Skip to main content


Court of Appeals of Ohio,Second District, Greene County.


No. 04CA0027.

Decided: September 30, 2004

David W. Cox, for appellee. Thomas C. Miller, Assistant Prosecuting Attorney, for appellant.

{¶ 1} This is an appeal from a judgment of the court of common pleas in an appeal to that court brought pursuant to R.C. Chapter 2506 from a decision of an administrative agency.

{¶ 2} The agency had denied a variance from a regulation requiring a homeowner to connect to a municipal sewage disposal system.   The court found that the denial was unsupported by the record and reversed it, ordering the agency to grant the variance.

{¶ 3} On review, we find that the trial court abused its discretion, and on that basis we will reverse and remand the case for an order in favor of the agency in the R.C. Chapter 2506 appeal from its decision.

{¶ 4} Appellee, Thomas D. Clark, owns real property situated in Bath Township in Greene County.   In November 2001, the house on the property burned down.   Desiring to reconstruct it, Clark inquired of the nearby city of Fairborn whether he might connect to its municipal water and sewer system.

{¶ 5} Clark was told that Fairborn's water service was available for connection nearby, but that the closest available sewer service connection was 500 feet from his property, that the cost of extending it would be approximately $18,000, and that Clark would have to pay that cost.   However, he was further advised that sewer service might extend closer to his property when certain street improvements were made later in the year.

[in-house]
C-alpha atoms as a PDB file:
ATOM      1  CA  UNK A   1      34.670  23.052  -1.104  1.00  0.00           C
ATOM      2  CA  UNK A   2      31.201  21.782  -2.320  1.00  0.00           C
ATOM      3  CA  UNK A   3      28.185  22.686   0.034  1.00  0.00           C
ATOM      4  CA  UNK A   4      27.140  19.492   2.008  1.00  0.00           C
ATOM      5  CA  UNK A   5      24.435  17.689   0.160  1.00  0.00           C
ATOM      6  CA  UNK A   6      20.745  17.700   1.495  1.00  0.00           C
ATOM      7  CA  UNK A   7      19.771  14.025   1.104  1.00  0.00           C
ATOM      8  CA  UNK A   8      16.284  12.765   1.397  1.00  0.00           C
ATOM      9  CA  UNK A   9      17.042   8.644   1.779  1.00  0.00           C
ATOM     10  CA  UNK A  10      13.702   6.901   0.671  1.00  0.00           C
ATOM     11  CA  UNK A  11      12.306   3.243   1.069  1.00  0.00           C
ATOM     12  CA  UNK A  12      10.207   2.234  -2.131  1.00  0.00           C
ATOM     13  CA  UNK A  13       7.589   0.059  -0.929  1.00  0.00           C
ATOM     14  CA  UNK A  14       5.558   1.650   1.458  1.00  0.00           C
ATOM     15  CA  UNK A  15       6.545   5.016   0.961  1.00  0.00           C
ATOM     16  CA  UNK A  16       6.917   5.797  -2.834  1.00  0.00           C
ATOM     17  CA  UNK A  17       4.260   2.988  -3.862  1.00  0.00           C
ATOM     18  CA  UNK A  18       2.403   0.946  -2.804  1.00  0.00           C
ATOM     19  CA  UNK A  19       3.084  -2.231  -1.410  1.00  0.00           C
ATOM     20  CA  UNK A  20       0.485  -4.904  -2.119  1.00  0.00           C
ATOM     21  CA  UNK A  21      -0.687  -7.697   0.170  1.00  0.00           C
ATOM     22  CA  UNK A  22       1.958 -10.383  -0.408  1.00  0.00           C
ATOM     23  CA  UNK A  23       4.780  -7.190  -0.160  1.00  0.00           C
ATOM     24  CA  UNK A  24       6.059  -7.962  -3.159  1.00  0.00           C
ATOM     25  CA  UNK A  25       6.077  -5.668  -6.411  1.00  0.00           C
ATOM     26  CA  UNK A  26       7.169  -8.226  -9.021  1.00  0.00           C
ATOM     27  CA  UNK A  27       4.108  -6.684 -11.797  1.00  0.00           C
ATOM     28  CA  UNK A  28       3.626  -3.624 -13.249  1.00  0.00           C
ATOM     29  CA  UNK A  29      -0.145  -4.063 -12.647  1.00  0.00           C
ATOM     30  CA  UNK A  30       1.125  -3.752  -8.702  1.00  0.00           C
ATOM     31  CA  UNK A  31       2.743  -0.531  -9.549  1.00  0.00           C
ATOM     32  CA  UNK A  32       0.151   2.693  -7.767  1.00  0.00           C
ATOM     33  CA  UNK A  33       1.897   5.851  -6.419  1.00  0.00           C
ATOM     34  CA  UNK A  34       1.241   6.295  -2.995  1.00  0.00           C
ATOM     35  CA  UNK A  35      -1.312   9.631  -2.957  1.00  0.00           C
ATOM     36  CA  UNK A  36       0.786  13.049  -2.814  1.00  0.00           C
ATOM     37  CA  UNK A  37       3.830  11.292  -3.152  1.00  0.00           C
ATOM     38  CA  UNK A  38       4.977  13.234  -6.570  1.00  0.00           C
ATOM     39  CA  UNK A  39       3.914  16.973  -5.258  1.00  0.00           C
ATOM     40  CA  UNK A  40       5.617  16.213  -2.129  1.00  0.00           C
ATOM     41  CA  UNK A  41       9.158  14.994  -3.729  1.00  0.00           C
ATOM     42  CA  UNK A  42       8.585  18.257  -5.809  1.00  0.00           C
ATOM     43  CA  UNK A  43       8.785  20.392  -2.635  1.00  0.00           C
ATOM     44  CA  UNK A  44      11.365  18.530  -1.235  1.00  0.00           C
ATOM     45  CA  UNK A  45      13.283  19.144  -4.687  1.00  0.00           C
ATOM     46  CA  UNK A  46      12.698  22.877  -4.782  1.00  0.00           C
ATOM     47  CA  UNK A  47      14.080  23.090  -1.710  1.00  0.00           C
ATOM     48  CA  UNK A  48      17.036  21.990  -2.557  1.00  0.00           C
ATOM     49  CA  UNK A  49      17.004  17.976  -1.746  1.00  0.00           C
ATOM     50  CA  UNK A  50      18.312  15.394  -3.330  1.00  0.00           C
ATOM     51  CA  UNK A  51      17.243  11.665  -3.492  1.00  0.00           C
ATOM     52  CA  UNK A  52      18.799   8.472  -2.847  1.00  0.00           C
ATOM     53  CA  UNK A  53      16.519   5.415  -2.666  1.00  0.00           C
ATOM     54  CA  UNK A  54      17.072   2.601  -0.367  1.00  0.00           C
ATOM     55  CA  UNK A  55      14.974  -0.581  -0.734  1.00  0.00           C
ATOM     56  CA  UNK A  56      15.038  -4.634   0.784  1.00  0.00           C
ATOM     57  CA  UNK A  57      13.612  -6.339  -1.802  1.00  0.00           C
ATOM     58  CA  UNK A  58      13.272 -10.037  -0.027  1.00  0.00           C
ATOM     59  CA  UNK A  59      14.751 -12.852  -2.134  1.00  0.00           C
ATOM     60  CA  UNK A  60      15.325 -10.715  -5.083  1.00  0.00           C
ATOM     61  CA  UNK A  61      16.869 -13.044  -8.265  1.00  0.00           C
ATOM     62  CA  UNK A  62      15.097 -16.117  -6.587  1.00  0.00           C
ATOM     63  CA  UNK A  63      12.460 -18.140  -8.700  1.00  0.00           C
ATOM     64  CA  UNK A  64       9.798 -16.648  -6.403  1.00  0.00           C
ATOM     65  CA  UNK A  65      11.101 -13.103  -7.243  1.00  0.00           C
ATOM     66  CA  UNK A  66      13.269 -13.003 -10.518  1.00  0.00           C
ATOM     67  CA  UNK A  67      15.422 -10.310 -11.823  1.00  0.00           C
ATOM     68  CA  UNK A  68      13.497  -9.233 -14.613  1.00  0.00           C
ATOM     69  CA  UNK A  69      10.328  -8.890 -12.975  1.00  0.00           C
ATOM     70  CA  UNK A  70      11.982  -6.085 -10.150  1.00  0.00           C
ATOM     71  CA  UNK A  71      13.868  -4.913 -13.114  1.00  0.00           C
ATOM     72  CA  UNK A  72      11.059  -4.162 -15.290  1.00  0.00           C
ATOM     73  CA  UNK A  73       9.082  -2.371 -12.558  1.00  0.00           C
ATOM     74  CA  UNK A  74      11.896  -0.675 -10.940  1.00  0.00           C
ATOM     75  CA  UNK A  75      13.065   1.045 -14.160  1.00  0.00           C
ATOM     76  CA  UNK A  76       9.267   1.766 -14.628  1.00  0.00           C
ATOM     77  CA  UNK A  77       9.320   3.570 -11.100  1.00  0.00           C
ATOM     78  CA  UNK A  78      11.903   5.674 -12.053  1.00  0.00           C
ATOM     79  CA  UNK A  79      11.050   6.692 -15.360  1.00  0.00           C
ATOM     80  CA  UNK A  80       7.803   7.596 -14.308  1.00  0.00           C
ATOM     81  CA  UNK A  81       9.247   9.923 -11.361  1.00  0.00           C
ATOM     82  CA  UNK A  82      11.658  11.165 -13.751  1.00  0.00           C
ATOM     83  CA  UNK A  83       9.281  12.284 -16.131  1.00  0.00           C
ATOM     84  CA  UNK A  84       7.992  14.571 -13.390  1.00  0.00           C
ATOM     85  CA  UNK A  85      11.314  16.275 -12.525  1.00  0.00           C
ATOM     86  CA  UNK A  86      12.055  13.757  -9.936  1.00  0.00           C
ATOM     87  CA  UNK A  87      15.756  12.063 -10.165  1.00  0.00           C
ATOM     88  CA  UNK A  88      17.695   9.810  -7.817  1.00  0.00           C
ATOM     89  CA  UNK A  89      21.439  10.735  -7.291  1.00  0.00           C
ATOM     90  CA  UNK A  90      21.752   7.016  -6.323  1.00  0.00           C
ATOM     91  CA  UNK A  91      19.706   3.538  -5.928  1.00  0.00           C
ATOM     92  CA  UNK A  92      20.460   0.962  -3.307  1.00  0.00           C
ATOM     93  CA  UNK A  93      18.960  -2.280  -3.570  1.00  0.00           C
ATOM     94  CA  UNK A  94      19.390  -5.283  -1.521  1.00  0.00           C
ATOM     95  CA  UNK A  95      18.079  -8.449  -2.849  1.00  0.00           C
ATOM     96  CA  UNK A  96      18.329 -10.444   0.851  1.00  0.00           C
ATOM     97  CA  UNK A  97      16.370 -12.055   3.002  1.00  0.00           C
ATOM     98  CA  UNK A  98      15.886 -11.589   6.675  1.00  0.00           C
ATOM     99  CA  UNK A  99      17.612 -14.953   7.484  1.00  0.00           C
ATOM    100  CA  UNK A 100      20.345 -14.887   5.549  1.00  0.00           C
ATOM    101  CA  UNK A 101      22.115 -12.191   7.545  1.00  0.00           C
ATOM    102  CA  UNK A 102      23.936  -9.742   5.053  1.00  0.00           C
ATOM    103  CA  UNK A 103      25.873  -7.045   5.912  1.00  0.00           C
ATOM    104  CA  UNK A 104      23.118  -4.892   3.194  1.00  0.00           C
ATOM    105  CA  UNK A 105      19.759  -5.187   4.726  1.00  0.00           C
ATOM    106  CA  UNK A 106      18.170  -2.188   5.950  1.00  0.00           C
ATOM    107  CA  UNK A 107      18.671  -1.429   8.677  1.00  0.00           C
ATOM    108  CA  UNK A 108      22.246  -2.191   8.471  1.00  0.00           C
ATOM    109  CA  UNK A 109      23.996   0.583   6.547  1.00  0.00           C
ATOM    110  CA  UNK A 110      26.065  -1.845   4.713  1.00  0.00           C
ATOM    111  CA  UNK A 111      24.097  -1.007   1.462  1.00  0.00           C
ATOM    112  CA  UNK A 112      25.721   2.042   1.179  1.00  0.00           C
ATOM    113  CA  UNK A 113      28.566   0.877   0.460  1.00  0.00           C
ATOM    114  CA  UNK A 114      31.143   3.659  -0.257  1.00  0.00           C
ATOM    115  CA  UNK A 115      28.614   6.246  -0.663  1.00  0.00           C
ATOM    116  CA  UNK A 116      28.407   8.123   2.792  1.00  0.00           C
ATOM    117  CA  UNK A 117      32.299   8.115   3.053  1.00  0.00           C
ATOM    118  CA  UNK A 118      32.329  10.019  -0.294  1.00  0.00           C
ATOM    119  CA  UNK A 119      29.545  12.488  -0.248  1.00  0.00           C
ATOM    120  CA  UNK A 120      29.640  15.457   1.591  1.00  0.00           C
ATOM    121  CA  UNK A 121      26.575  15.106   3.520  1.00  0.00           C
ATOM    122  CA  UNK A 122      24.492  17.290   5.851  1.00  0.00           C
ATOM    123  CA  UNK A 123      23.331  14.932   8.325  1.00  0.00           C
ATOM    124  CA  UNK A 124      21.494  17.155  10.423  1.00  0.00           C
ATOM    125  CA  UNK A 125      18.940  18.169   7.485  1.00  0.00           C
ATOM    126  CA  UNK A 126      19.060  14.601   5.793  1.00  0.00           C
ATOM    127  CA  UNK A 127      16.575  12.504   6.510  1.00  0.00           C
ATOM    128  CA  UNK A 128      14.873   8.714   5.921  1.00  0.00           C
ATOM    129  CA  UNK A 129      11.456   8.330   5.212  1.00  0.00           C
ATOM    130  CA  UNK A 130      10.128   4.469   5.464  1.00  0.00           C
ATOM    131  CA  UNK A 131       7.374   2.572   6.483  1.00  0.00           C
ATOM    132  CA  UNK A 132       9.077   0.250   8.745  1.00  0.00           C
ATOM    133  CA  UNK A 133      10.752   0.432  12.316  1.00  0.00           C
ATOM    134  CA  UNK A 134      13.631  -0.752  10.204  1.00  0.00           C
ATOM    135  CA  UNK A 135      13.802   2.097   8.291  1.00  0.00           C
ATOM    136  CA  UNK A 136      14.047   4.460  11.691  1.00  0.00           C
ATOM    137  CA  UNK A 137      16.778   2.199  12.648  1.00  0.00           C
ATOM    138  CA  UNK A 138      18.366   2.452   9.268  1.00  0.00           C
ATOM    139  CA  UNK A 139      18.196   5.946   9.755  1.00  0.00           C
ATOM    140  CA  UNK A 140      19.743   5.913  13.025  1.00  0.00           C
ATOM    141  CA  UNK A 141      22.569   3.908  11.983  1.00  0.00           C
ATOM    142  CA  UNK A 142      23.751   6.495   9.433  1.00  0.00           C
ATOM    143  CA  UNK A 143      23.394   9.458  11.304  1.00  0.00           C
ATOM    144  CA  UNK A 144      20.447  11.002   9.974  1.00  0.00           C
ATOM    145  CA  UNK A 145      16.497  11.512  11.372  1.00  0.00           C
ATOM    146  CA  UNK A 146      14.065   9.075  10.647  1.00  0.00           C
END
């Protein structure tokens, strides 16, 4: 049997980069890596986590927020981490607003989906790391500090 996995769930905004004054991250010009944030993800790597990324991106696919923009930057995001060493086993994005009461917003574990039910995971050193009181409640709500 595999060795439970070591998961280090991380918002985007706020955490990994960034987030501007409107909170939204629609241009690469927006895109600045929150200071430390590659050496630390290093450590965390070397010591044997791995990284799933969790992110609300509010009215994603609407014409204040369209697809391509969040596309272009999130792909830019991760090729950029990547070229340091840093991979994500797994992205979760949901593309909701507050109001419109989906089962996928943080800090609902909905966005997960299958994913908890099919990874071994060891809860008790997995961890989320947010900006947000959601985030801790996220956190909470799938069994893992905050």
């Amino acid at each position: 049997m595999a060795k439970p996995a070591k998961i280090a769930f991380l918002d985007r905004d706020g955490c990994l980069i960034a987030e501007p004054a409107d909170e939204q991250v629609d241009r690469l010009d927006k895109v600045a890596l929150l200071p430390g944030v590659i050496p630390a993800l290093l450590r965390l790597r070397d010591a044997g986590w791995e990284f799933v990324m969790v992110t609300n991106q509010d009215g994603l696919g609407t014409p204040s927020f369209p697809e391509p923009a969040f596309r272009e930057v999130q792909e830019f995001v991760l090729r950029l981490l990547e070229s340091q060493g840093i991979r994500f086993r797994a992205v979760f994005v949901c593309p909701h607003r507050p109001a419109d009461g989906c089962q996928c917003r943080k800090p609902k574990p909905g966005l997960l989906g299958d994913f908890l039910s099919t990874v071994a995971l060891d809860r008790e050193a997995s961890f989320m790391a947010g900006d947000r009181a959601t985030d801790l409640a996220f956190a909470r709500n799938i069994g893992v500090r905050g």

{¶ 6} Clark rejected both connection options and decided instead to drill a well on his property for water and to install a septic system for sewage.   Clark obtained the necessary permit to construct and install the septic system from appellant, the Greene County Combined Health District (“GCCHD”).  He then purchased 21 tons of gravel for a leach bed, and the gravel was delivered to his property.

 {¶ 7} Before work to install Clark's septic system commenced, the city of Fairborn extended its sewer line to a point in front of his property.   Learning of this, GCCHD revoked Clark's permit to install a septic system and told Clark that he was now subject to its requirement that he connect to Fairborn's sewer service because it had become accessible for connection.   Clark was also told that to avoid that connection and install a septic system instead, he must seek and obtain a variance from its connection regulation from GCCHD.

{¶ 8} Clark sought the variance, and it was denied by GCCHD.   Clark filed an R.C. Chapter 2506 appeal of that decision in the court of common pleas.

{¶ 9} The common pleas court found that the Fairborn connection was not accessible to Clark, but was only conditionally accessible, because Fairborn had not yet approved an application from Clark to connect, and its approval of his application was conditioned on Clark's agreement to annex his property to the city of Fairborn.   The court reversed the GCCHD decision and ordered the agency to issue the permit Clark needed in order to install the septic system.   GCCHD filed a timely notice of appeal.

Assignment of Error

{¶ 10} “The trial court abused its discretion and incorrectly substituted its judgment for that of the board of health commissioners in reversing appellant's order denying the appellee's request for a variance.”

 {¶ 11} “The courts of common pleas are authorized by R.C. 2506.01 to review the orders and decisions of administrative boards and tribunals.   R.C. 2506.04 governs the court's review and provides: